Fun part is that Sirius B started out as the most massive, which is why it went white dwarf first. Where did its atmosphere go during its red giant stage? Sirius A? Is that envelope still present? Why don’t we see a planetary nebula around the Sirius system? Cheers –

  14. philjourdan says:

    @Waterside – 97% is a marketing number. So God is going the marketing route. ;-)

  15. jim2 says:

    If the starry neighborhood is dense, then you are more likely to live among other civilizations. But you are also more likely to live near a galactic IED (Immense Explosive Device). OTOH, if your starry neighborhood is sparse, you are less likely to live near other civilizations, and won’t detect any, but have better odds of survival.

  16. Chris in Calgary says:

    Stars move quite quickly relative to our solar system, in geological time. Sirius will only be the brightest star in our sky for the next 210,000 years, where Sirius B won’t likely explode until Sirius A reaches its red giant stage, estimated to be 500 to 750 million years from now, at which time it could be 20,000 ly from us due to its relative motion away from us.

    In the meantime, the biggest threat to our biosphere is carbon starvation. We nearly reached this point during the last ice age, when CO2 levels plunged to 180ppm, just barely over the threshold at which most photosynthesis stops. Various mechanisms such as cold oceans absorbing CO2 and rocks in large mountain ranges scrubbing out the CO2 via chemical reactions, nearly killed the biosphere then.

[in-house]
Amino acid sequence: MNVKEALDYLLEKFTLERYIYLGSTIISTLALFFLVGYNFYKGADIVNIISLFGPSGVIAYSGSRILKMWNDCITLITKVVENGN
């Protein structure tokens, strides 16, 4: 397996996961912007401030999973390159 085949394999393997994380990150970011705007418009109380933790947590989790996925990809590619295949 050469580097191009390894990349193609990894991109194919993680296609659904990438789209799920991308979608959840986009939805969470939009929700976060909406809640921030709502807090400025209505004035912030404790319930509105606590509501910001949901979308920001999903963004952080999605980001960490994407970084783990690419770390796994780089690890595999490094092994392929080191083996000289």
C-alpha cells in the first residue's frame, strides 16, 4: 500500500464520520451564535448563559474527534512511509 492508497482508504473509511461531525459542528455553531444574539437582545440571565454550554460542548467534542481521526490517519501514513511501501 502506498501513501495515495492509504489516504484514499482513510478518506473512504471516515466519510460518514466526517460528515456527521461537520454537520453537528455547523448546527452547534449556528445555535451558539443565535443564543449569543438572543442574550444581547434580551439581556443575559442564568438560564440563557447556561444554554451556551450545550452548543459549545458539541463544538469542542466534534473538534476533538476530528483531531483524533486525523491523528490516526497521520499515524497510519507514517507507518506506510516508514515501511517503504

https://wattsupwiththat.com/2017/06/30/life-on-earth-was-nearly-doomed-by-too-little-co2/
    https://www.researchgate.net/publication/8088360_Carbon_starvation_in_glacial_trees_recovered_from_the_La_Brea_tar_pits_Southern_California

    These are long-term geological processes that will relentlessly continue working after humanity is gone (unless we somehow happen to survive on a permanent basis and permanently engineer the earth for life).

    By the time the Earth gets unlucky and is within 25-40 ly of a supernova, odds are the biosphere will have been dead for millions of years.

  17. R.de Haan says:

    Very interesting information from the electric universe people, they don’t believe in black holes and super novae. They initioted a project to perform detailed plasma research creating the sun in a jar pot as they say. The preliminary information they come up with is kind of flabbergasting.

  18. R.de Haan says:

  19. Another Ian says:

    “When one looks at the difficult conditions over the last 10 million years, it would appear that humans were created by adversity. Only the most adaptable evolve and survive. Humans seem to adapt and evolve onto nearly all of this planet. Perhaps optimism is in order…pg”

    PG

    Does that mean we should actually thank the greenery for increasing the level of adversity?

  20. E.M.Smith says:

    97% of Scientists agree that anything that is important and just known to be right is best stated not as 100%, because that sounds like you are making up a percentage to sound all sciency when really it’s just your WAG (Wild Ass Guess). So since you can’t say 100%, and 95% means folks will expect to see your math to support that confidence interval rank, you pick something that ends in 7 because that’s just what people do.